As organizations, non-profits seek to change the world for the better, but in order to do the most good, it is important to understand how times have changed and how those changes can spell trouble or success for your cause.
People come to Keenly Interactive for a variety of reasons. The specifics may vary, but most often it’s to find a different way to tell their story. “I’ve started a non-profit and it seems to difficult to raise money because there are so many people out there competing for the same funds. How can I gain an edge?”
Let’s rewind the clock a bit… 10-20 years ago, the barriers for starting a non-profit were a lot higher and success stories were especially unique. There was limited technology and few avenues for exposure or publicity. Small groups had to find a way to partner with the bigger donors, piggybacking with other small ministries, churches, advocacy and social groups on initiatives they all cared about and sharing in their success. By the time an event was organized, it wasn’t always about who should get the credit… everyone just showed up and got it done.
Fast forward to today… just about anyone can start a cause-based organization with little more than hope and an internet connection. The problem? Everyone wants to stand out, to build brand autonomy and make sure their organization gets the credit. After all, sharing the credit means you might not stand out… and worse, you might lose donors to similar organizations. So, individual organizations labor separately, trying to solve issues but competing for a relatively finite pool of dollars. Essentially, they’re stealing donors from one another and calling it a fundraiser.
The beauty of today’s flourishing technology is that we have the ability to have more potential impact than at any other time in human history… but much of the good that can be done becomes lost in the fray of many small organizations scrambling for cash like kids in the aftermath of a burst piñata at a backyard birthday party.
I believe the answer to this challenge is found both in a collective way of thinking but also in a collaborative way of working. Several years ago I developed something called the Impact Model. Initially, I used this model to create a highly collaborative approach to building ministry teams in a church I was working in. Over the past decade, it has been used by multiple non-profit organizations, including national ministry associations and various churches. Below are the five areas that we used in our model. These are only the overview paragraphs, but it should be enough to get you thinking about things a little differently.
Innovation isn’t just being creative, it’s being purposefully inventive enough to create an entirely new solution to a problem. It’s also not a gimmick. It needs to be meaningful. We knew a man who invented a plow that allowed a single person to plant a field by themselves. He gifted his invention to the country of India and revolutionized agriculture in that country. Individuals are often good at innovative solutions, while fresh solutions sometimes crumble beneath the weight of organizations with multiple cooks in the kitchen. At Keenly, we help organizations grow their capacity to innovate solutions for the problems they seek to solve.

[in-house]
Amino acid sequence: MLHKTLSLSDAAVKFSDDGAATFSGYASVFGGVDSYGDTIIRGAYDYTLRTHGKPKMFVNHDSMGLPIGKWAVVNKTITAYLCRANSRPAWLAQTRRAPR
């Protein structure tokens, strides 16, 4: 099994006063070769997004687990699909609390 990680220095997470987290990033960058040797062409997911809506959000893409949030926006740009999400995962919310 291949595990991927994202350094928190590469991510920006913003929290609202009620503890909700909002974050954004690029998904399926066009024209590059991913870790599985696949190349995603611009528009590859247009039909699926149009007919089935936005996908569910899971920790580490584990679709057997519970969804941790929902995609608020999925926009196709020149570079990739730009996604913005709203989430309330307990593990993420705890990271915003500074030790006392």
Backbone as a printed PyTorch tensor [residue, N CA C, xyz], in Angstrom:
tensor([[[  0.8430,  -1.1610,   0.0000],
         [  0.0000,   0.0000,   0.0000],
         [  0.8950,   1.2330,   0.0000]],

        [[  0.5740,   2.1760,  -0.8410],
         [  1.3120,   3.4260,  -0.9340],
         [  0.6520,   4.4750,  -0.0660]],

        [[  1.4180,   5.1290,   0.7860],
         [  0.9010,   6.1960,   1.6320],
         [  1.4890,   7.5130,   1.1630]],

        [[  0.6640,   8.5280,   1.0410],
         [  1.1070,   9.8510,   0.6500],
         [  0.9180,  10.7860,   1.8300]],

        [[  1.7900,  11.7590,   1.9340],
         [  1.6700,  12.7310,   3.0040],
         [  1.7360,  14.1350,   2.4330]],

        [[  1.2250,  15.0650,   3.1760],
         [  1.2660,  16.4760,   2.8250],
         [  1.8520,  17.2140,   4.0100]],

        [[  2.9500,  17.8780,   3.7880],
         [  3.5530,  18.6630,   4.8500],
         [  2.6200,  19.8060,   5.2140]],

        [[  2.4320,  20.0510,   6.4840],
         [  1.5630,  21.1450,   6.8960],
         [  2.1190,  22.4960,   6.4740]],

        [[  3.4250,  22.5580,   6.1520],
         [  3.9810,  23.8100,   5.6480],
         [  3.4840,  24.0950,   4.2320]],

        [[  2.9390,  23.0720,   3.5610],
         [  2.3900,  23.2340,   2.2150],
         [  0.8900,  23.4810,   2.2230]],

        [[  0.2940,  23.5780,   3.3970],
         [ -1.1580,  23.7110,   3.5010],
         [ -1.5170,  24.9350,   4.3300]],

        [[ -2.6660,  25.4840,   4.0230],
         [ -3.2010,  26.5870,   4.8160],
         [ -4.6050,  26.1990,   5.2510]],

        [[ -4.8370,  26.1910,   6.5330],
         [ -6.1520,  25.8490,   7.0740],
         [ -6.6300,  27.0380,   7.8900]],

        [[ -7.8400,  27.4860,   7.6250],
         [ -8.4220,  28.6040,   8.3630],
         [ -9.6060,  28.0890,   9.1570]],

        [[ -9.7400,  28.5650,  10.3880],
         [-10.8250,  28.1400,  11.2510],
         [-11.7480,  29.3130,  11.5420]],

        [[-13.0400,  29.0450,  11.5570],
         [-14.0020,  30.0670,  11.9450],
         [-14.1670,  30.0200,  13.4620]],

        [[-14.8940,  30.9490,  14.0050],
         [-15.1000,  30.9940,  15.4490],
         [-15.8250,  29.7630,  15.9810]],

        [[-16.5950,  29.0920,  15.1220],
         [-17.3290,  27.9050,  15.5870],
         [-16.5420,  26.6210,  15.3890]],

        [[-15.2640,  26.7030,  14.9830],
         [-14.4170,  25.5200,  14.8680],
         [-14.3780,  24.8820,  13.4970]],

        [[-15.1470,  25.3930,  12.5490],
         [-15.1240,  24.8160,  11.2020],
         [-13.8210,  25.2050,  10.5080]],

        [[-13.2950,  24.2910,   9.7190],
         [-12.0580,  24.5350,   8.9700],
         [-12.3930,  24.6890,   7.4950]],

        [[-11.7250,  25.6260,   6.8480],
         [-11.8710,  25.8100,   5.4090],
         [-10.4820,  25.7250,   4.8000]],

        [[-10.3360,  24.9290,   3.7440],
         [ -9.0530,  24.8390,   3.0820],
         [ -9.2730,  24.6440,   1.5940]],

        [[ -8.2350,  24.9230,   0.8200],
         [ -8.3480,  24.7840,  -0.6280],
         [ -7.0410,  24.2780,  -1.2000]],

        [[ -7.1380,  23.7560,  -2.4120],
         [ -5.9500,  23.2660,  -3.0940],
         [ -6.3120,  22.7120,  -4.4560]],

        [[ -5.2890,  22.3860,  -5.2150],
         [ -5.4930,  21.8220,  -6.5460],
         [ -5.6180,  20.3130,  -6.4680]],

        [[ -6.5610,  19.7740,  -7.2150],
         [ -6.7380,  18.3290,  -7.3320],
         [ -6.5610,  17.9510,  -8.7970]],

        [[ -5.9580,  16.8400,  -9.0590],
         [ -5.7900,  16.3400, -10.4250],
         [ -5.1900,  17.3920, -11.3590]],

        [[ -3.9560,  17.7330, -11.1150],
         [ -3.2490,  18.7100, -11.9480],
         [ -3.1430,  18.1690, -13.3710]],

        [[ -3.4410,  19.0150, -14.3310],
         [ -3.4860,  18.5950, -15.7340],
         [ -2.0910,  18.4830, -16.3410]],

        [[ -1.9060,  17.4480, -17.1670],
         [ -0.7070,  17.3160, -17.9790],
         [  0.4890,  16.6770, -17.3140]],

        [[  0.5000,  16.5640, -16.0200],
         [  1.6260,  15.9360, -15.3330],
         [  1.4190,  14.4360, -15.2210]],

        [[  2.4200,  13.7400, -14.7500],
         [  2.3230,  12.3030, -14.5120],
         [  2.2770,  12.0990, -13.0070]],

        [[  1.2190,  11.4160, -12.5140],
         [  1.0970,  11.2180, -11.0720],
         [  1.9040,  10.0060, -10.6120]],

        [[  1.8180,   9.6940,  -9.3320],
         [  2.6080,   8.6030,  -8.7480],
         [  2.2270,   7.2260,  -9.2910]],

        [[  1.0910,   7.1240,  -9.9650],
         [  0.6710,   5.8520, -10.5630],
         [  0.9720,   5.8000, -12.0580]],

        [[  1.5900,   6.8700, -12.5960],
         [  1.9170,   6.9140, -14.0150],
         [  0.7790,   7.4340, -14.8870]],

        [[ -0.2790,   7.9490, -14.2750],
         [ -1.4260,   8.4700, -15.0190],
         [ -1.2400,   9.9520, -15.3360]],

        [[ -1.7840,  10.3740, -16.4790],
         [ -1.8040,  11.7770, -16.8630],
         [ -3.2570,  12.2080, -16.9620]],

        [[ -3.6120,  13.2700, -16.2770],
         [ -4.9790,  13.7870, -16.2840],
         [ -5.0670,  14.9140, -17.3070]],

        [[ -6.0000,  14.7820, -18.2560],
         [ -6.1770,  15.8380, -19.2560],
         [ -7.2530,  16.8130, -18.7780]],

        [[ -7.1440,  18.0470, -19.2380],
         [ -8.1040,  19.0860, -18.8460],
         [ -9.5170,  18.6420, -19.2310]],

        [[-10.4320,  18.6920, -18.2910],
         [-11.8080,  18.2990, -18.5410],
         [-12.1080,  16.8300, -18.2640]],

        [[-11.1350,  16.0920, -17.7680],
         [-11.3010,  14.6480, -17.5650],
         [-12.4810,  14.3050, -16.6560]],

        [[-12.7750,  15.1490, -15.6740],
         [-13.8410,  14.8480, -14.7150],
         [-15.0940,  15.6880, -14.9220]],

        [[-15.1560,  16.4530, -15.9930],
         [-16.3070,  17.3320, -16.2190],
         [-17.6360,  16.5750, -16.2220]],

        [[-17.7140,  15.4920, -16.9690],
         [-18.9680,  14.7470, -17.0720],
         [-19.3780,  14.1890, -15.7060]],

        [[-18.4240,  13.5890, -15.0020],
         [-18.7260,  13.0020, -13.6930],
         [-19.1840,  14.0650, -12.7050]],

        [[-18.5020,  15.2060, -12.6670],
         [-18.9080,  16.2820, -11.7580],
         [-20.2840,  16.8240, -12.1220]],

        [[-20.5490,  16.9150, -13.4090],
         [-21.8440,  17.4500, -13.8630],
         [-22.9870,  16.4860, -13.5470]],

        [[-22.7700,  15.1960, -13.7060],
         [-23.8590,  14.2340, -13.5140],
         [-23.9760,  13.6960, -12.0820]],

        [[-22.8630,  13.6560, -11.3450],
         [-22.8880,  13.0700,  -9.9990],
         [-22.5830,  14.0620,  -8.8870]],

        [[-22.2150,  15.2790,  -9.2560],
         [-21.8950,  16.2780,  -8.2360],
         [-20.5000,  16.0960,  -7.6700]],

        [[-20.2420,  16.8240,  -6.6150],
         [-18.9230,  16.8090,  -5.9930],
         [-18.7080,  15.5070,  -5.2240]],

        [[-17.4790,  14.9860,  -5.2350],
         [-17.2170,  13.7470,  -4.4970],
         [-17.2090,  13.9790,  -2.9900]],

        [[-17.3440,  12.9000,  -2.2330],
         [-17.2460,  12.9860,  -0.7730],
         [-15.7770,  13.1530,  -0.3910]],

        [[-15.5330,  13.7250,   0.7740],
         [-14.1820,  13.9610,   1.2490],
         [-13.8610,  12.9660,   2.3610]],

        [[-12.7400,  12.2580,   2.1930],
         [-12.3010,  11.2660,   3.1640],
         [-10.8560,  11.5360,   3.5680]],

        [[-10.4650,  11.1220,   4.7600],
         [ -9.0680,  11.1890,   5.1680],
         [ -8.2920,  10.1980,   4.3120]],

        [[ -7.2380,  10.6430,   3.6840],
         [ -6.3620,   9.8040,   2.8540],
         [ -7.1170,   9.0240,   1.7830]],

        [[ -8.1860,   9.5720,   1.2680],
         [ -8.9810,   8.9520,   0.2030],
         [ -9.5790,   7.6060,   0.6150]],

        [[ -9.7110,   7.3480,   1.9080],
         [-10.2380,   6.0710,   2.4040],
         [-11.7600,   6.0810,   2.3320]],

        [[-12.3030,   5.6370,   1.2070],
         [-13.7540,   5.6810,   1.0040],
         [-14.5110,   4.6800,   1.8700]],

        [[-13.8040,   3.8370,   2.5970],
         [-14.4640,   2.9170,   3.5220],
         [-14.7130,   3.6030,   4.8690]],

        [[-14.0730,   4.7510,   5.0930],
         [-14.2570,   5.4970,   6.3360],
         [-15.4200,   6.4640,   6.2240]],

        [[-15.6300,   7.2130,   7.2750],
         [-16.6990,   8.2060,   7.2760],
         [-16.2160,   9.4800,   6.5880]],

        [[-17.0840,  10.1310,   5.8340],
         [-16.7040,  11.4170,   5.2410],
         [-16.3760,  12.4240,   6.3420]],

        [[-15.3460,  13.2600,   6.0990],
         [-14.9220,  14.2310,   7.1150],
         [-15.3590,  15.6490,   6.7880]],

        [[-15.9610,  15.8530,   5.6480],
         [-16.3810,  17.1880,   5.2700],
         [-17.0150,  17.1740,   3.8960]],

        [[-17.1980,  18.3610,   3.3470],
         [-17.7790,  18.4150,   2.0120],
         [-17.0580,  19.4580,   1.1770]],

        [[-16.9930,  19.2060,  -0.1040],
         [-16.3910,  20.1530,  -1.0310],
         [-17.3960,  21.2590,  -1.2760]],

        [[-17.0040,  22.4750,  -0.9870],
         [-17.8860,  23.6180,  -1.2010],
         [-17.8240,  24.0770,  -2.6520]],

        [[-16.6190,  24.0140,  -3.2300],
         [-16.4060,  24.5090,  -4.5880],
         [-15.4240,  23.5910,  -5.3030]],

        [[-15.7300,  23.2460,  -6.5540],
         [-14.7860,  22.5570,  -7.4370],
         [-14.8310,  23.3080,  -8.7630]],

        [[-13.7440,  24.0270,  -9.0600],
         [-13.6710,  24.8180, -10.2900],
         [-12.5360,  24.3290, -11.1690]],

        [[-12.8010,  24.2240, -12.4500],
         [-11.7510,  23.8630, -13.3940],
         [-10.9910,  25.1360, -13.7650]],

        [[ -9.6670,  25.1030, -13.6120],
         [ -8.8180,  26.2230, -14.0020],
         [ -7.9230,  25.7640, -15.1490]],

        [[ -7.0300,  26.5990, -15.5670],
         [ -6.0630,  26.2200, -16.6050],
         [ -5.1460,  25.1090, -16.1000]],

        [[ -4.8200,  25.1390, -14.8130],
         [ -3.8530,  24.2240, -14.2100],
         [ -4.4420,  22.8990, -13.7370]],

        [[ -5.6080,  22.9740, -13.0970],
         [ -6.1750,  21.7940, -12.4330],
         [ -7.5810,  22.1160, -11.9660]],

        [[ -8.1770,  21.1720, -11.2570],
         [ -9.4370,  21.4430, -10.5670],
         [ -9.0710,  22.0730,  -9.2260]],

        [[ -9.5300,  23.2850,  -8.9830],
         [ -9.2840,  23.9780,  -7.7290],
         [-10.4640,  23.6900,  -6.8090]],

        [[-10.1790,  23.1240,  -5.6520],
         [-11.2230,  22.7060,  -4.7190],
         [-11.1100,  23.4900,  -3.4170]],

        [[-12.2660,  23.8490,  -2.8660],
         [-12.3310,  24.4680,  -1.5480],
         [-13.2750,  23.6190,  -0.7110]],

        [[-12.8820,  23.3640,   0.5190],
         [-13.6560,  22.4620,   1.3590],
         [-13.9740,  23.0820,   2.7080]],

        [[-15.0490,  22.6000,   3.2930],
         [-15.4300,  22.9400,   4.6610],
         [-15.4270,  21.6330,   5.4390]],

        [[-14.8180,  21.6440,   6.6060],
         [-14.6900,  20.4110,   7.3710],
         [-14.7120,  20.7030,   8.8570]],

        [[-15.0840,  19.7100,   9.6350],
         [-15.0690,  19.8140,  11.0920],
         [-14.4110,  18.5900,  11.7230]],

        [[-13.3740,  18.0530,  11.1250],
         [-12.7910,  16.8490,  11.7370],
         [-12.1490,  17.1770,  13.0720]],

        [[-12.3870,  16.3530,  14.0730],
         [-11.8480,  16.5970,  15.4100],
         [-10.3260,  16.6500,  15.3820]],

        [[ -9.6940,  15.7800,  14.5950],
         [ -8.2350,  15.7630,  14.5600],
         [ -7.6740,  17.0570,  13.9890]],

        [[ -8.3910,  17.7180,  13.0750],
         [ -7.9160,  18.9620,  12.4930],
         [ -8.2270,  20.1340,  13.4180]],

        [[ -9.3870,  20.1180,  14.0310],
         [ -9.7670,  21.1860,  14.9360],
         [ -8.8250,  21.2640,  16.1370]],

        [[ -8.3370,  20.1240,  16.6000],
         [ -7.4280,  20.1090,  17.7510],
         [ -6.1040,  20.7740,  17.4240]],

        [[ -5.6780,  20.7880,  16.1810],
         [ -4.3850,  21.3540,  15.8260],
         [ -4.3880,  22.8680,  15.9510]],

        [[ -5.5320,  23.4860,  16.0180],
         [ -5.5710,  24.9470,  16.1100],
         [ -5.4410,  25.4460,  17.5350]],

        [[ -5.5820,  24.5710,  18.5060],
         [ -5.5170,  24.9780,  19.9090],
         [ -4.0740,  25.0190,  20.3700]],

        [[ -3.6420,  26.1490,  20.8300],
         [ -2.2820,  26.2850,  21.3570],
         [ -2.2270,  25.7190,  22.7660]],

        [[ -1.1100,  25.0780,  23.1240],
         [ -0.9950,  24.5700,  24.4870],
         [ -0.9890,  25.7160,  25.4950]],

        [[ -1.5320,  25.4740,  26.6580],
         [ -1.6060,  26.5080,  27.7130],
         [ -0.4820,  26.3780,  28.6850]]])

In most non-profits, the bulk of work responsibility often rests on the shoulders of the Executive Director and Core Leadership. These individuals serve directly and become the ones literally doing the work. While it’s great for founders and leaders to get their hands dirty, sometimes it’s to the detriment of the rest of the team who hasn’t been trained how to do the work, as well. Mentoring means taking your heart of service and developing it in others. By reaching a hand out to train the next person, an organization grows their capacity to serve the need they seek to meet.
Looking back to the more “pre-tech” days of non-profit operation, partnerships give organizations big and small the opportunity to reach out to a sister organization or donor to create partnerships, and even friendships, with others who feel the same way and care about the same things as you. We have seen exponential good come from the willingness of multiple organizations finding their strengths and melding them together to do bigger and better things together.
This one is pretty straight forward. Every organization, big or small, needs operational administrative support to keep all the other pieces moving in the same direction. It may be as simple as clarifying job descriptions and setting up a clear chain of command, but it’s the little nuts and bolts that keep the big train steadily chugging down the tracks.
Many groups we work with associate communication with the external world – social media, web, mail campaigns…but it’s crucial to share what’s happening both inside and outside the organization. We’ve found that a very high percentage of growing non-profits struggle with their ability to communicate with their donor base, internal personnel and with those they’re trying to help. When you’re communicating effectively, you can share what you’re doing well, who your working with, highlight relationships and introduce your team to the wider world. It’s a flow of information from within and without.
Technology is more than computers, it’s anything developed, integrated, or produced that allows functionality to help others and to aid in effective interactions. It could be technology to directly serve the cause, or the conduit for sharing communication. Technology can also be a mechanism or system that’s created to facilitate a need or process.
There are probably many more categories, but these five are the key areas we focus on. Take some time to evaluate how you are doing in these areas. We would be happy to talk you through each step if you’d like.
Not sure what to do next?
No problem. Here are a few things to try.